Budget 2014: Energy Price Hike
Budget 2014: Energy Price Hike: a picture of a Drax plantReuters

UK Chancellor George Osborne has unveiled a £7bn relief package for businesses that will reduce energy bills for ordinary Britons over the next few years.

In the government's Budget 2014 announcement, Osborne said Whitehall will cap the carbon price support rate at £18 per tonne of carbon dioxide (CO2) from 2016 to 2017 for the rest of the decade.

He added that the government will extend the compensation scheme for energy intensive firms like steelmakers for another four years.

Whitehall initially introduced a carbon price floor in 2011.

While the carbon price floor is popular for green campaigners, the Confederation of British Industry has said previously that green taxes on power are putting British companies at a "disadvantage".

With the Coalition feeling the heat on soaring energy bills, you can bank on some kind of relief for energy companies.

For starters, Osborne is expected to freeze the carbon price floor that he introduced in 2011, probably from 2015-16. The measure, which will help bills but reduce the incentive for investment renewables

Energy Price Political War

In September, opposition leader Ed Miliband pledged to freeze energy prices until 2017, if the Labour Party wins the general election in two years.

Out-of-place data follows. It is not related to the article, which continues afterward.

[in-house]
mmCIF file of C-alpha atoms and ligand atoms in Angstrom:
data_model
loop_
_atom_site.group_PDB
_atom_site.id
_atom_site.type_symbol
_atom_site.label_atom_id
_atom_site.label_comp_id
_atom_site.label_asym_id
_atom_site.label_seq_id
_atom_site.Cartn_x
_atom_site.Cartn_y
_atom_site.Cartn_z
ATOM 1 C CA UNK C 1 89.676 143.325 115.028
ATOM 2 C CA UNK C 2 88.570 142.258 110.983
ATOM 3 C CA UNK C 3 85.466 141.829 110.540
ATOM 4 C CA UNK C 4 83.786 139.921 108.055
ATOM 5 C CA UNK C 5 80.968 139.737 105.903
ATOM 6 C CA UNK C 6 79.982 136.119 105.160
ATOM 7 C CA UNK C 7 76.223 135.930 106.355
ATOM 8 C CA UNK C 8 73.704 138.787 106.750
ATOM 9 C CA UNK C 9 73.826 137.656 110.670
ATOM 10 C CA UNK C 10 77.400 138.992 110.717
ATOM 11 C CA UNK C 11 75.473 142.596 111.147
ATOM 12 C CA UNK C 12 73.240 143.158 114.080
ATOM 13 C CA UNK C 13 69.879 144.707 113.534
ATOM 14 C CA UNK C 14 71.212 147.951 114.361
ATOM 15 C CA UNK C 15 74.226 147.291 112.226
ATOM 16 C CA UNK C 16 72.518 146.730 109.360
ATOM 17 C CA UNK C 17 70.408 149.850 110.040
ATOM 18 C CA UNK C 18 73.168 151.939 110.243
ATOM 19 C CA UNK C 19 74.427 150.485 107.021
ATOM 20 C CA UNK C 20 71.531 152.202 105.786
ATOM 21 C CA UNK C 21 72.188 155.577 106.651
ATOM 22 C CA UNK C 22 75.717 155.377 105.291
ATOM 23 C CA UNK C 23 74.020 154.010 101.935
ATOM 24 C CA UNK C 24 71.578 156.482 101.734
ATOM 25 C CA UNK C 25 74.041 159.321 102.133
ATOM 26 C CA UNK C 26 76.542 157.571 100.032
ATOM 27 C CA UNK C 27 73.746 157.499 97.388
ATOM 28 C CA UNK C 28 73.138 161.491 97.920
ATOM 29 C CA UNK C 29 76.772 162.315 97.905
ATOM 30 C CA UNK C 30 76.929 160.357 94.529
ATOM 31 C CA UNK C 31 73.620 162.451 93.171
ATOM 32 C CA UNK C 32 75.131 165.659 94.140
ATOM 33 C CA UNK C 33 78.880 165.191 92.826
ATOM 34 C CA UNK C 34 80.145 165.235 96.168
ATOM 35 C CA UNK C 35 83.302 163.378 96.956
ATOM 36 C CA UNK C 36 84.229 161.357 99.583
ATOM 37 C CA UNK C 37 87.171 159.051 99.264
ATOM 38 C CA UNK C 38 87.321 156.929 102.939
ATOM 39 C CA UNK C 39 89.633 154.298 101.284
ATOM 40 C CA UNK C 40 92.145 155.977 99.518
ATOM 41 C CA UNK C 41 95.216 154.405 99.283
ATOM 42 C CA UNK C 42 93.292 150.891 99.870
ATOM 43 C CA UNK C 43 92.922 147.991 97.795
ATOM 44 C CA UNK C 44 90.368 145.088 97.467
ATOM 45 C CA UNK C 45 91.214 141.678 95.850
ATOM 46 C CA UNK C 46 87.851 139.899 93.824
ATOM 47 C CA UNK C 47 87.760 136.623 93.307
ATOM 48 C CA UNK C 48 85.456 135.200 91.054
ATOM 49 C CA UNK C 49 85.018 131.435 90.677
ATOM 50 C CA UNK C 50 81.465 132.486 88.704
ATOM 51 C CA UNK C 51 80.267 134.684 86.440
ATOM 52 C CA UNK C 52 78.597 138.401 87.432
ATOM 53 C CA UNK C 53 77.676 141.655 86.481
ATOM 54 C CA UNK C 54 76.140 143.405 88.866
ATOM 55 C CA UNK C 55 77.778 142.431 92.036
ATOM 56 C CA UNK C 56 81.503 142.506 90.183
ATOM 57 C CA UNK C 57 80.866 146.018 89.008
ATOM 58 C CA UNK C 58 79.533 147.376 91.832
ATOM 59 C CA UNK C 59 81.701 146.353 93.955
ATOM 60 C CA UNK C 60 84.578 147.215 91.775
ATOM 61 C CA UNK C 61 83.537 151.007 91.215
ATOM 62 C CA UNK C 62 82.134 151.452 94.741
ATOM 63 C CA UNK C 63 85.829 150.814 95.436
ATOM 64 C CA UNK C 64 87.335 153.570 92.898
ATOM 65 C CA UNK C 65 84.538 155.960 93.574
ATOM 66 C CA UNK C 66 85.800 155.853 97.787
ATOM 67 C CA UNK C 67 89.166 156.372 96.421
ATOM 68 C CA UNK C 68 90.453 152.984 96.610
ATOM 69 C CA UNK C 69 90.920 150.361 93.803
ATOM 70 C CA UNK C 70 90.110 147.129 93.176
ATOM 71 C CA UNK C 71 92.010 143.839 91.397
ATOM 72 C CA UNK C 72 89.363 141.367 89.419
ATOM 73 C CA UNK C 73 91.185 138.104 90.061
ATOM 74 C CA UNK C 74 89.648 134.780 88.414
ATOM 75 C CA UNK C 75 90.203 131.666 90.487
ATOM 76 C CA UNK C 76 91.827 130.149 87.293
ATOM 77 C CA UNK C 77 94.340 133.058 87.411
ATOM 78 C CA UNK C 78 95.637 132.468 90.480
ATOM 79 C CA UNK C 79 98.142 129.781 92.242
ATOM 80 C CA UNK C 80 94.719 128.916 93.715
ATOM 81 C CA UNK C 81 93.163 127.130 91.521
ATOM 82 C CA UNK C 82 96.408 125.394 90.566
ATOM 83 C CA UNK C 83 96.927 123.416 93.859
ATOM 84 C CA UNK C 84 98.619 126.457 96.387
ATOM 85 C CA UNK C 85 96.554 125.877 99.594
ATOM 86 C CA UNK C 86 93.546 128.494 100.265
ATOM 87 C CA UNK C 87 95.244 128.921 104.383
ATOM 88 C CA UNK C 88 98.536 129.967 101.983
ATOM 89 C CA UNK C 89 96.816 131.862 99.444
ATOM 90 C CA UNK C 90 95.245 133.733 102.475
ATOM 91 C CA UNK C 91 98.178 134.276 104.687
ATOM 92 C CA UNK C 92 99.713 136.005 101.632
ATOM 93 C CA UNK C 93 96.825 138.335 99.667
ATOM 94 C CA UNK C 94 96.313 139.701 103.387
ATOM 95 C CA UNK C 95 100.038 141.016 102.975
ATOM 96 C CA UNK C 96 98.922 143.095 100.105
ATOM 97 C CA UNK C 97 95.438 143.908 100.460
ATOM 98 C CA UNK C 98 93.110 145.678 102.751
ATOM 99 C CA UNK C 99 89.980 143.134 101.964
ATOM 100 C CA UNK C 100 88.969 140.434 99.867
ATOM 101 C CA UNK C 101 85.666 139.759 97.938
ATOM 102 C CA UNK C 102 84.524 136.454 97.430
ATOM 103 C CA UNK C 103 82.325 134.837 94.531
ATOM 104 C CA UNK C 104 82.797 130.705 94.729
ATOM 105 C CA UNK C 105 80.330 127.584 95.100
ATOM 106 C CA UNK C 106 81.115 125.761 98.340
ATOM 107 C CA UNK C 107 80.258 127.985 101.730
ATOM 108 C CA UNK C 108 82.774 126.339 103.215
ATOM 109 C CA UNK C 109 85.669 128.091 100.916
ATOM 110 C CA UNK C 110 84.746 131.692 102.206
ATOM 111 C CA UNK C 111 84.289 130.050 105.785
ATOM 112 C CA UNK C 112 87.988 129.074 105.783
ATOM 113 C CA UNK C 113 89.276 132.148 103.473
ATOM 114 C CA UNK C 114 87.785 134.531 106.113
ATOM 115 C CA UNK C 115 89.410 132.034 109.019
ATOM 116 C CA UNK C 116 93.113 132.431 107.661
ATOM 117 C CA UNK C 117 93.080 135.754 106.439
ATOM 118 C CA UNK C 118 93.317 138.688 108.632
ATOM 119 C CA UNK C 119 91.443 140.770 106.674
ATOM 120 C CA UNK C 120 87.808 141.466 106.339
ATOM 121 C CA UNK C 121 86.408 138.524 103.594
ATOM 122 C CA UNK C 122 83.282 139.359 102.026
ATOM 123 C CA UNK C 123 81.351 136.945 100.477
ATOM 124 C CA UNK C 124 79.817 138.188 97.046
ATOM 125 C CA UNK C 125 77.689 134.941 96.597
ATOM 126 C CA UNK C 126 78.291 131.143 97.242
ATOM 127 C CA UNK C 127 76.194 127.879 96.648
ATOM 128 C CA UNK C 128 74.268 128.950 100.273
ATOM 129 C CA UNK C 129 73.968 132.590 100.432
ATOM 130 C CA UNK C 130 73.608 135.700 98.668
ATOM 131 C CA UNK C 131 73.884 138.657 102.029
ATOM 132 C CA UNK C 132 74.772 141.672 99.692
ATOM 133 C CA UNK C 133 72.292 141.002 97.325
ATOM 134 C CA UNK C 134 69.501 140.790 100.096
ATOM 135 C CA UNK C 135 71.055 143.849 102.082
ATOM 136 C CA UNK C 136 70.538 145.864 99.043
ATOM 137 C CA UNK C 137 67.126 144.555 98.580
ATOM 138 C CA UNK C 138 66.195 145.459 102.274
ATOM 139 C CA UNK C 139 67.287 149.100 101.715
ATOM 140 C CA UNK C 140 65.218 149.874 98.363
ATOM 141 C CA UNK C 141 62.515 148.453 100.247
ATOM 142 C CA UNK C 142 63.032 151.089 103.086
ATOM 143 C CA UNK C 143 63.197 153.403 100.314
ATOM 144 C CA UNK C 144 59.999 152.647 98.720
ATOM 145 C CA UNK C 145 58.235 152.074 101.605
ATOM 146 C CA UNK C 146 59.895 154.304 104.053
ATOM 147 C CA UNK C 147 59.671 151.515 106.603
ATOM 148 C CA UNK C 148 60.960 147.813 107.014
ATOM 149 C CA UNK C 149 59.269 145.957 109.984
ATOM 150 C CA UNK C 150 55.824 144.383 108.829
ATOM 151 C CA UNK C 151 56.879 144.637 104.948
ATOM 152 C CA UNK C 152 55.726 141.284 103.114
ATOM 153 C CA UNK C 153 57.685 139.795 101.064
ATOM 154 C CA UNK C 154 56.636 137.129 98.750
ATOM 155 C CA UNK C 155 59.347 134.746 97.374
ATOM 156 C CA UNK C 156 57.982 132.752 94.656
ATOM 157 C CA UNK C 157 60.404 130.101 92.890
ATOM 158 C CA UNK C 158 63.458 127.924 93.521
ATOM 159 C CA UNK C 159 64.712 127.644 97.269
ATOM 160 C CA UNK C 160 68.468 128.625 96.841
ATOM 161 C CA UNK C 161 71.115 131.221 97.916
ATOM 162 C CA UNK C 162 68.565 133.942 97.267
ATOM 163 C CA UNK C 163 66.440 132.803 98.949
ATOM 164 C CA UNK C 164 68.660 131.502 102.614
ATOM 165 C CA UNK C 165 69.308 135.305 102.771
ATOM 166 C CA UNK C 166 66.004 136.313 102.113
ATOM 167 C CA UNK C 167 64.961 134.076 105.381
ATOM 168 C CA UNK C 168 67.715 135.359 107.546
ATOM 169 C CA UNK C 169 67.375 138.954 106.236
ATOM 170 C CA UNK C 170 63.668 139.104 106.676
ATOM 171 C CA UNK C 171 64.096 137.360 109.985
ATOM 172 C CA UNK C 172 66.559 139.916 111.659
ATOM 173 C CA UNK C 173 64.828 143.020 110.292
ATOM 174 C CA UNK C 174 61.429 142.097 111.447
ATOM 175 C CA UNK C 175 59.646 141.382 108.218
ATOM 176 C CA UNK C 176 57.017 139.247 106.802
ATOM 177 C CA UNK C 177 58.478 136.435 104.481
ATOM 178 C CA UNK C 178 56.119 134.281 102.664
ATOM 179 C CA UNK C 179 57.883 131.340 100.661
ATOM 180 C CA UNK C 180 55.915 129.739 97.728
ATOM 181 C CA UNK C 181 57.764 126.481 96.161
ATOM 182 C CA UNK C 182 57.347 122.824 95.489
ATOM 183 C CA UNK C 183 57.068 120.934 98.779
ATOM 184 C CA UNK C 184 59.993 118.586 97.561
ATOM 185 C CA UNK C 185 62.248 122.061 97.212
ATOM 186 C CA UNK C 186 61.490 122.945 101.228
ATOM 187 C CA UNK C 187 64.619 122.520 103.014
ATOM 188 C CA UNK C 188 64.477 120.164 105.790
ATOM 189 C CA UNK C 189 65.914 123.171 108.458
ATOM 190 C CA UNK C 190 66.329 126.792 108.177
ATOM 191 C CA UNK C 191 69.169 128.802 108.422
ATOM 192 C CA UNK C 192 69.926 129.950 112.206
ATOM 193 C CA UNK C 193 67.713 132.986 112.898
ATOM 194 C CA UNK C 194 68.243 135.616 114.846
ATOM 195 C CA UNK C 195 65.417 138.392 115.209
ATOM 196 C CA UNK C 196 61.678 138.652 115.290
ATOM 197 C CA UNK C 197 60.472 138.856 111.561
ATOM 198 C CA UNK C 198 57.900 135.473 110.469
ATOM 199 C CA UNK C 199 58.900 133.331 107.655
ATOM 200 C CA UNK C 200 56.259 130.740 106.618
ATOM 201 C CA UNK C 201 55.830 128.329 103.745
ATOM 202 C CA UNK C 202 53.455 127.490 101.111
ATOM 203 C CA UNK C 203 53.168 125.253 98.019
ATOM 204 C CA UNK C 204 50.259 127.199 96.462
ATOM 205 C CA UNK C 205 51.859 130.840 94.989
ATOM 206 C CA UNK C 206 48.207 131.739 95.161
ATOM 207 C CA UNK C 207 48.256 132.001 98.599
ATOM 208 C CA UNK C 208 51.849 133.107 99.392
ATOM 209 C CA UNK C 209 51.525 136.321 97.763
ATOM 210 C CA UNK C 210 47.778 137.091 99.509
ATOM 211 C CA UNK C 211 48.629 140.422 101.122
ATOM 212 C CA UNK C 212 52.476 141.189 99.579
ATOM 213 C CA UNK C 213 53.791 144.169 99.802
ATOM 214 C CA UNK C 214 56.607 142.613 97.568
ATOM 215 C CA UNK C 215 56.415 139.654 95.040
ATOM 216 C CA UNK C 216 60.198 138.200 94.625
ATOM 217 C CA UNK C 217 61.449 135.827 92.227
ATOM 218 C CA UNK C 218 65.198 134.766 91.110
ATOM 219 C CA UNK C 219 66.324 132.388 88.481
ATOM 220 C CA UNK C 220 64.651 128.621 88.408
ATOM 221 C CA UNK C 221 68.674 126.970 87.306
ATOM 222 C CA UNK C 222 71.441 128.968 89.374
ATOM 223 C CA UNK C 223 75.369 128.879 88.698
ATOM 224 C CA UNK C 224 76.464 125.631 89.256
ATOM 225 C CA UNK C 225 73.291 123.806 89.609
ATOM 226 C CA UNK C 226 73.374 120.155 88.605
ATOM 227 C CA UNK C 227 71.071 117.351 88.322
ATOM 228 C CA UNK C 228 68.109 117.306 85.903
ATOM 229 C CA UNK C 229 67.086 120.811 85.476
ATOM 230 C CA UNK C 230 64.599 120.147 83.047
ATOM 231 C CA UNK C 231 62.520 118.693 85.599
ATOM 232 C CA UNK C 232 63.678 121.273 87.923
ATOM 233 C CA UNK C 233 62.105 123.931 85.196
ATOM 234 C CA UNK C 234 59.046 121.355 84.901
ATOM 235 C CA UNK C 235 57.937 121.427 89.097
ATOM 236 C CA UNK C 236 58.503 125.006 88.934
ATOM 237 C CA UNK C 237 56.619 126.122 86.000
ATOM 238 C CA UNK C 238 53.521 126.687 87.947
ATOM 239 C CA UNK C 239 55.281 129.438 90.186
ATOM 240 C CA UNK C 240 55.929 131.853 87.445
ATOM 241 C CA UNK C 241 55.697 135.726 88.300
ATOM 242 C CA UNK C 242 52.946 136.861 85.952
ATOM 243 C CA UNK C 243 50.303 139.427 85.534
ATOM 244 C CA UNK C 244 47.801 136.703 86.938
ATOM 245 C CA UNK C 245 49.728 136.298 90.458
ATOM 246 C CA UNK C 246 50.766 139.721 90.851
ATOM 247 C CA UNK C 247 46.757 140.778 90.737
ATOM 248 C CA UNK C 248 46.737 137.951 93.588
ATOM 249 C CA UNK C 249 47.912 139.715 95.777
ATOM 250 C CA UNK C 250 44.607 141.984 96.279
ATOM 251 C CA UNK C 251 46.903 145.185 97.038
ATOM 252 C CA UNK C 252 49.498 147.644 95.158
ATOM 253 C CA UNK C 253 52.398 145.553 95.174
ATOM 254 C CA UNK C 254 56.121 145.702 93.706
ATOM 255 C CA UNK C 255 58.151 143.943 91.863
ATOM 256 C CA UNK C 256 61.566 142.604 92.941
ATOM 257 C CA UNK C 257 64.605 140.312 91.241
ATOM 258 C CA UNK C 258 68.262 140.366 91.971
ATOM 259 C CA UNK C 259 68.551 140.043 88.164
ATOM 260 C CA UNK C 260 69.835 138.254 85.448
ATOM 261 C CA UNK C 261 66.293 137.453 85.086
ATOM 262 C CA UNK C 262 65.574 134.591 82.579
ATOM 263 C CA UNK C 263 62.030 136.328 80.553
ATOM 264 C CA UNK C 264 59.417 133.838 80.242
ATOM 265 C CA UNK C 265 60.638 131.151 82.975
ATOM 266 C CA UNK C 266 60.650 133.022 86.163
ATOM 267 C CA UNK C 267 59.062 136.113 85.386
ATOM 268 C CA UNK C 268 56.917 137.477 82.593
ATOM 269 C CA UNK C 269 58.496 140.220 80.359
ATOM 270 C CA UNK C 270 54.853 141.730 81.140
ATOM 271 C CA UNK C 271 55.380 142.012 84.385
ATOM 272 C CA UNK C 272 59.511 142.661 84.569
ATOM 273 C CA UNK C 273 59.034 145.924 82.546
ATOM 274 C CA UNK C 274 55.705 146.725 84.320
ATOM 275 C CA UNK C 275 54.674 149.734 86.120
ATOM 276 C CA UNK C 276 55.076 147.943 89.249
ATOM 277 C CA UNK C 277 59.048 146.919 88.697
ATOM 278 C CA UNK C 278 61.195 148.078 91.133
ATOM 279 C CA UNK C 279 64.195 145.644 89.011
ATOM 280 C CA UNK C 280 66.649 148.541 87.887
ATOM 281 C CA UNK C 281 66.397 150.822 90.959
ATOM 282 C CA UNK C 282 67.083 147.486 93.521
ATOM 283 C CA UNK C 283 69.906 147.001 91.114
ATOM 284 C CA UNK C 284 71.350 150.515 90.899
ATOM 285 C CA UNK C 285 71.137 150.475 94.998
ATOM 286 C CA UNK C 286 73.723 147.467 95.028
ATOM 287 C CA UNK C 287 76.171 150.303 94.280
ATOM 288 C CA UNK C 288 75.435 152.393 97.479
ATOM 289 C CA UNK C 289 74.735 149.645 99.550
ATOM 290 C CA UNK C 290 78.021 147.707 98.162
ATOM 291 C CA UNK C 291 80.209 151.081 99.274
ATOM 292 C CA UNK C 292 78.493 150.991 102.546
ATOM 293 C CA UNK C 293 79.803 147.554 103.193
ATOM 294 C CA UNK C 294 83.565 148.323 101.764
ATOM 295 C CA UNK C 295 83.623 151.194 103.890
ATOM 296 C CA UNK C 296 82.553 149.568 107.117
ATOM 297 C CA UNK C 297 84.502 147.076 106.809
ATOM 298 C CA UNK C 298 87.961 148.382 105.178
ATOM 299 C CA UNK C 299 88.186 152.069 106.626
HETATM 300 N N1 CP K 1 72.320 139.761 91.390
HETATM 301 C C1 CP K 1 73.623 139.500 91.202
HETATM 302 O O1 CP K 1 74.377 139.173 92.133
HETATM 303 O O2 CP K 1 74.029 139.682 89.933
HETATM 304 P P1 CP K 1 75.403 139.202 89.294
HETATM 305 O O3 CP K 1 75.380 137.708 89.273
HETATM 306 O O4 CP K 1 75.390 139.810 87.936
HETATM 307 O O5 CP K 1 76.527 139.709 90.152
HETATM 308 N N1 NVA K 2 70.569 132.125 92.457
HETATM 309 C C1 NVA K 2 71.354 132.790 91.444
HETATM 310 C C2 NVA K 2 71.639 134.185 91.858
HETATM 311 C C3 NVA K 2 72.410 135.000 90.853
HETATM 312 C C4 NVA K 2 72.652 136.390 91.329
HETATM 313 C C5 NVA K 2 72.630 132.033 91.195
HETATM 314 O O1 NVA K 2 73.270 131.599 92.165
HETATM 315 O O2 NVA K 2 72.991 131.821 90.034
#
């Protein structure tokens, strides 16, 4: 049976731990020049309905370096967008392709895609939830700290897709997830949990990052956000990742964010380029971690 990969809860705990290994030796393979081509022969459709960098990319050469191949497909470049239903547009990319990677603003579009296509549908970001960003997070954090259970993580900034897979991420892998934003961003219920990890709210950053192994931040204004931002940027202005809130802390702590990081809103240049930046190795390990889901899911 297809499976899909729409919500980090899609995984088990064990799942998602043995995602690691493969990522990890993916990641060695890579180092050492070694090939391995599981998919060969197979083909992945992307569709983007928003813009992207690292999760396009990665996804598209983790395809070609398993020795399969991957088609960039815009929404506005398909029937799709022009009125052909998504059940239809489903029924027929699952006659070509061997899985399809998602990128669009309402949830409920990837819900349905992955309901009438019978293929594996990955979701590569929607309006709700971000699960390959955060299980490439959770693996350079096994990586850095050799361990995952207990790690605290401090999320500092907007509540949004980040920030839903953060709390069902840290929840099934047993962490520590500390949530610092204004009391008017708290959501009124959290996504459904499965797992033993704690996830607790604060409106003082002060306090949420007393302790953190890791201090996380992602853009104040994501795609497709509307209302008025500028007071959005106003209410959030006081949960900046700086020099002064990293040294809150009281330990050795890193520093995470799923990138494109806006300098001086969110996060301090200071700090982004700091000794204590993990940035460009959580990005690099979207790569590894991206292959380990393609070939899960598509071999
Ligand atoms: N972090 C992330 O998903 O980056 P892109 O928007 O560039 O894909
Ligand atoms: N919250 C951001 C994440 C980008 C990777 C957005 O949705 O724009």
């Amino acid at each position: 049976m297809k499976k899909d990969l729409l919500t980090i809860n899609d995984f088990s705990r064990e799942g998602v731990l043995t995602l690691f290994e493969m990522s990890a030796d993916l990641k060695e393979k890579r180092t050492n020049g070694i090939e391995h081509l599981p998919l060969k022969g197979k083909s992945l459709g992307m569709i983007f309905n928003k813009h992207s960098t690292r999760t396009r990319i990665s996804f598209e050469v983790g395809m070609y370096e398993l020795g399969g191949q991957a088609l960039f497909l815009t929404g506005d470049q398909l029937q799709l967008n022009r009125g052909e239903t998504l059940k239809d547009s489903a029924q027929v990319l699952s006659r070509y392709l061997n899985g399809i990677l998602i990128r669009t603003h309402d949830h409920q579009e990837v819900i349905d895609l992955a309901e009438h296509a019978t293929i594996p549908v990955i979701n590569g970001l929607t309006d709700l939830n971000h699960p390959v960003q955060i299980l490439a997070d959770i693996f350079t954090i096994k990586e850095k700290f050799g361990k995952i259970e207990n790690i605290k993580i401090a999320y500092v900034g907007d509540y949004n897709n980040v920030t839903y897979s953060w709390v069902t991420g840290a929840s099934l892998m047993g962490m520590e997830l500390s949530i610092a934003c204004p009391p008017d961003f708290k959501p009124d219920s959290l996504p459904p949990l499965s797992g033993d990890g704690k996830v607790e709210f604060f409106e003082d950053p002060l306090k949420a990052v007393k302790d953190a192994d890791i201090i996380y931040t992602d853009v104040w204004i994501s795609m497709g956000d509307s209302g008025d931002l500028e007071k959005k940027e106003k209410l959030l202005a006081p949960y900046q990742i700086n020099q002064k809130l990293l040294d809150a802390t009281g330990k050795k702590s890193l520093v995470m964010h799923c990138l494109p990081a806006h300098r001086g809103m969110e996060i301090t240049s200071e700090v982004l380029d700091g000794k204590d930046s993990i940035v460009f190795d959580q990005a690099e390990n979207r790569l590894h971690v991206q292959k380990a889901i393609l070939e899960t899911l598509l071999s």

Three months later, the coalition government pledged to cut energy bills by £50 (€60, $82) a year, via a series of measures, including a slash in green taxes for gas and electricity firms.

Meanwhile, the rest of the UK's Big Six energy companies, which account for 99% of the market, stated an intention to cut household bills or not raise prices until 2015.

A number of companies, such as Scottish Power, said they will household bills but technically only 'cuts' are only partial reversals to major price hikes announced last year.

In October 2013, Ofgem data has revealed that wholesale energy prices have only risen by 1.7% despite energy companies blaming this for hiking up household bills by 11.1%.

Analysis of the Ofgem data also shows that wholesale prices would have only added £10 onto the average household bill to reach £610.

The average net profit margins of the largest energy providers have more than doubled over the past year.

Ofgem data shows that profit margins have risen to £95, from £45.